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Thanks! Definitely worth the time to listen.

Some take-aways:

- Smooth is fast
- The higher the tension in the casing, the easier it is to cut.
- If you can hear it, it's slowing you down.
- Tire pressures on sidewalls have next to nothing to do with anything.
- For optimum, do laps, decreasing pressure a few psi at a time (road). When you feel squishy cornering or tire bob while pedaling, go back up a few psi.
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Old 01-08-20, 11:38 PM
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Same info we've heard for the past few years, but perhaps a bit more authoritative considering the source and his experience.

Pretty much matches my own experience. Particularly tailoring tire pressure to suit the road conditions. I'll often stop to adjust pressure slightly for a Strava segment to optimize for that particular type of road. Asphalt, striated concrete, chipseal (and there are many variations in chipseal) and just plain busted up pavement all have different feels. One particular loop segment I ride often has chipseal on one side, striated concrete at the turnaround point, on a new bridge, and hitting that sets up a weird chattering vibration that feels like it slows the bike to a crawl. If I get the tire pressure just right it floats over that stuff, and doesn't feel mushy on the new smooth asphalt on the other side of the loop.

But each new type of tire needs its own tweaking. And I usually avoid going as low as I could for my weight. I'd rather put up with a slightly harsher ride than risk pinch flatting. That's happened to me only once, but it was pretty extreme -- a couple of construction trucks bottlenecked me and I had to run over some busted up bricks or cinder blocks to avoid the trucks. Just a slow leak from a classic snakebite, didn't actually go flat for another couple of miles. It's likely if I'd been running maximum pressure I'd have lost control running across the bricks, instead of just a somewhat hard bounce.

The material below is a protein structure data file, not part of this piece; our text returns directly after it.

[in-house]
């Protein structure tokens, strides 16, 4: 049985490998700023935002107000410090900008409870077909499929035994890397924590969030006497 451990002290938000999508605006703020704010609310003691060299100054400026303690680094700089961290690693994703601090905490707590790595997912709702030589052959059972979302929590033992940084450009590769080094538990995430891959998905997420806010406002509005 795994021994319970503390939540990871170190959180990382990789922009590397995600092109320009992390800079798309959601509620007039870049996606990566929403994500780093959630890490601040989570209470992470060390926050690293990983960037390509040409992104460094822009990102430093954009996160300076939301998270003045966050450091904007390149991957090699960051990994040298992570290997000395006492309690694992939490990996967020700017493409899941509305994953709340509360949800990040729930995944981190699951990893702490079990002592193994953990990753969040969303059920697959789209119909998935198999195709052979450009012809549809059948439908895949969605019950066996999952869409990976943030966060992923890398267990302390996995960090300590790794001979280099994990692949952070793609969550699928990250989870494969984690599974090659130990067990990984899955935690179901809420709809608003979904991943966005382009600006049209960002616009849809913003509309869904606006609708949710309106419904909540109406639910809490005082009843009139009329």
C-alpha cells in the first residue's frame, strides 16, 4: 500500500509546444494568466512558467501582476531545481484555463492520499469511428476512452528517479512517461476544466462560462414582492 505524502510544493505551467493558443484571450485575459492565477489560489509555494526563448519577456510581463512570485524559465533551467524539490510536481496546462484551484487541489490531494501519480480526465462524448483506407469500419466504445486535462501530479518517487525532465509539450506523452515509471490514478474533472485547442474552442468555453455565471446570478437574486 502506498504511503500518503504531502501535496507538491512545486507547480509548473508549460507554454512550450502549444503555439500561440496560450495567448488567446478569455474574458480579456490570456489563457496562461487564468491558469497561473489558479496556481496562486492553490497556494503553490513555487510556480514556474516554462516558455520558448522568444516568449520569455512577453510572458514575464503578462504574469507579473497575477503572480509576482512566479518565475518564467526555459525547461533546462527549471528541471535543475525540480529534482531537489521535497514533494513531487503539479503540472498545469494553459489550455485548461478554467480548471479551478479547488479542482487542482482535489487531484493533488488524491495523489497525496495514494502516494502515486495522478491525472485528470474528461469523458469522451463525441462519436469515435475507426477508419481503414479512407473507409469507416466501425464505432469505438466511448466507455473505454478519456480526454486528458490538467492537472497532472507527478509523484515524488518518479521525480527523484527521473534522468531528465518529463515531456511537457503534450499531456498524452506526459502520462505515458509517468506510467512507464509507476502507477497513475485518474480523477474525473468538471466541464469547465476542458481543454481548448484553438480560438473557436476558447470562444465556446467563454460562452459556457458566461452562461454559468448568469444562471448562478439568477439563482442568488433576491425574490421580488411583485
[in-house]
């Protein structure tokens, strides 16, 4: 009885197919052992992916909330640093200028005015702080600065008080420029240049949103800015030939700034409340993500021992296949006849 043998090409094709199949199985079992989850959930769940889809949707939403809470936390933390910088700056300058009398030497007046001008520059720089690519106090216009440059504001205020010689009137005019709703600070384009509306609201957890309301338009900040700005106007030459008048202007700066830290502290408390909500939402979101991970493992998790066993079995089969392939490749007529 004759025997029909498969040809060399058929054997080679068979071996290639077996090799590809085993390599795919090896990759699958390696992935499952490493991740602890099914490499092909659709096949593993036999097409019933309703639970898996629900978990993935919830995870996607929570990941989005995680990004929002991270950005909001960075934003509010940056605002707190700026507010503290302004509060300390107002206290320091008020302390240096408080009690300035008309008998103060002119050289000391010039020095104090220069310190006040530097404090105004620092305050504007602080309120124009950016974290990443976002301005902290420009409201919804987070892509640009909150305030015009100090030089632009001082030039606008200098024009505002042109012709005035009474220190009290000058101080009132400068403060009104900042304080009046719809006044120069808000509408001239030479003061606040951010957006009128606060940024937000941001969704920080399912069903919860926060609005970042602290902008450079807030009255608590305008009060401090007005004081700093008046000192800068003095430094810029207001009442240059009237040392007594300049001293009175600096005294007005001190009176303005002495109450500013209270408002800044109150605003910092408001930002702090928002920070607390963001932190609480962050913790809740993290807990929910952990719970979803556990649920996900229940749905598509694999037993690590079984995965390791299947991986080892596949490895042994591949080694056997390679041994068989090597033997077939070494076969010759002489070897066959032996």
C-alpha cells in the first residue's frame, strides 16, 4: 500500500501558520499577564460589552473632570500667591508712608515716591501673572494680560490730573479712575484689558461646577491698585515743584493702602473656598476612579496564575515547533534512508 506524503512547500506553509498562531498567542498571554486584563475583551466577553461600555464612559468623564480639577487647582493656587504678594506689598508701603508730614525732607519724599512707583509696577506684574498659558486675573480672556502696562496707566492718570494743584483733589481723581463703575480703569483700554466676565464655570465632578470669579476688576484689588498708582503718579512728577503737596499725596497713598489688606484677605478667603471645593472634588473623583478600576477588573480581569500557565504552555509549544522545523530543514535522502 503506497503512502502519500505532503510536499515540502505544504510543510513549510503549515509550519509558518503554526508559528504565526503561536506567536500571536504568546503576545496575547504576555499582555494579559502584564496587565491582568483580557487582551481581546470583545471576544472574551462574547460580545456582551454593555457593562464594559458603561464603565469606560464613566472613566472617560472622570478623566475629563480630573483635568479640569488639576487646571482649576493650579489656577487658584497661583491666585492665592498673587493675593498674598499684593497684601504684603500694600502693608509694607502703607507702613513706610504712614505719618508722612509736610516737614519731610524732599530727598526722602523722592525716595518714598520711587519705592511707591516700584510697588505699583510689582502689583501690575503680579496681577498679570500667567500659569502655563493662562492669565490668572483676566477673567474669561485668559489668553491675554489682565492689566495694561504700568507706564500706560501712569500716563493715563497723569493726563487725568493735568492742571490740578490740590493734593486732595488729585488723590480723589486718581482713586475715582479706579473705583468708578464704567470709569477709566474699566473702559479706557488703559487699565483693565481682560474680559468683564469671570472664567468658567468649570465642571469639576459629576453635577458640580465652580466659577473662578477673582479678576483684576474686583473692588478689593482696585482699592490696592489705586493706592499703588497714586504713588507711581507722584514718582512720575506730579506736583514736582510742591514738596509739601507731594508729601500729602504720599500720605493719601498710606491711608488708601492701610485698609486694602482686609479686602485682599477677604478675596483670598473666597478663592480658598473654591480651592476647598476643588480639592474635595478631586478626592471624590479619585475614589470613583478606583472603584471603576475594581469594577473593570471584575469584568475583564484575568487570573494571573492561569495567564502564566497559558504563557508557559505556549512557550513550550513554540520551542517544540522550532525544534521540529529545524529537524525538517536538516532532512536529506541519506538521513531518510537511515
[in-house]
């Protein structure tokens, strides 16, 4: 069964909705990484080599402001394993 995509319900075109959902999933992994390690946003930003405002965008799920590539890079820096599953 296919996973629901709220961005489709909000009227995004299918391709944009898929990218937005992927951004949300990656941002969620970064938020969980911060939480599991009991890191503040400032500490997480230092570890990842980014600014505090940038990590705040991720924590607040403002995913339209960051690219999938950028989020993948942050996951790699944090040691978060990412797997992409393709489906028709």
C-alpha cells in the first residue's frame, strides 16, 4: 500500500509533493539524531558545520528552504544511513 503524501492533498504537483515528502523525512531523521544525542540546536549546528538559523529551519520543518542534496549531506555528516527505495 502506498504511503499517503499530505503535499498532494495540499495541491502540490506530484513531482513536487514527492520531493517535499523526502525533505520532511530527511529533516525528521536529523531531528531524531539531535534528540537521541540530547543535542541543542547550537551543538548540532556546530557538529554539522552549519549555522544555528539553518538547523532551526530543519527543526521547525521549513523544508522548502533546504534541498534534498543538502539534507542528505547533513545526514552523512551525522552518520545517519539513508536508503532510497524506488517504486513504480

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Old 01-09-20, 05:24 AM
  #8  
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I don' t think the video ever said "setting tire pressure to 1/2 the blowout value is standard" He said the standard for those ranges printed on the sidewalls is that the upper value represents 1/2 the blowout value. The sidewall values have always ranges with a max and by setting the max at half the blowout pressure, the tire manufacturers are looking to avoid liability (and avoid the inaccuracies of the ways people measure their tire pressure) if an over-inflated tire blows out and there is an accident.

The cool takeaway for me in that video is that humans don't really have good internal mechanisms for judging how fast they are moving! We've had bicycles for about 200 years, cars for about 100 years - but for all of mankind's time before that, humans really couldn't go much faster than running speed or I guess trotting speed on a horse... We didn't really need much speed sense.

So we tend to use noise as a proxy for speed and it was only recently that science was added to the mix to show how width/pressure on real world surfaces really influences speed vs. people feeling faster with certain combinations.
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Old 01-09-20, 06:01 AM
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I watch Josh on YouTube, and along with all these others who say lower my tire pressure, it seems like a bunch of bunk. Having tried around where people recommend I ride, it is to low, and I swear I feel it dragging. Currently riding my 700x28 at no less than 95 psi for a 80kg rider, and loving it (except that bit of a belly I need to lose).
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Old 01-09-20, 06:18 AM
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It's interesting how ideas about tire width, and pressure have changed over the years, Fifteen or twenty years ago the idea that wider tires were better for the average rider was ridiculed. People like Grant Petersen , and later, Jan Heine were outliers. The big manufacturers were equipping bikes with extremely narrow tires. I found a bike that had 700x20mm tires.; it must have been uncomfortable
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Old 01-09-20, 06:25 AM
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Originally Posted by base2 View Post
Yeah, the Youtube kept shoving this in my face. Eventually, I watched it. It doesn't have anything new.

He does gloss over the nuance of larger tires have lower rolling resistance for a given pressure. (The reason is the more circular contact patch) But his point of the extra volume & lower pressure making for a smoother roll over rougher terrain does often end up being faster than the same wide tire at high pressure tire deflecting the forward inertia to the vertical plane as is the case with not smooth surfaces is not missed.

Yeah, we're balancing competing nominals. Smooth vs rough. Fat vs skinny. High pressure vs low. Light vs heavy. Supple vs not. That's 20 possible choice vectors to approximate a nominal pressure.

Our infrastructure is terrible. Wider tires at lower pressures is the response...Nothing new there.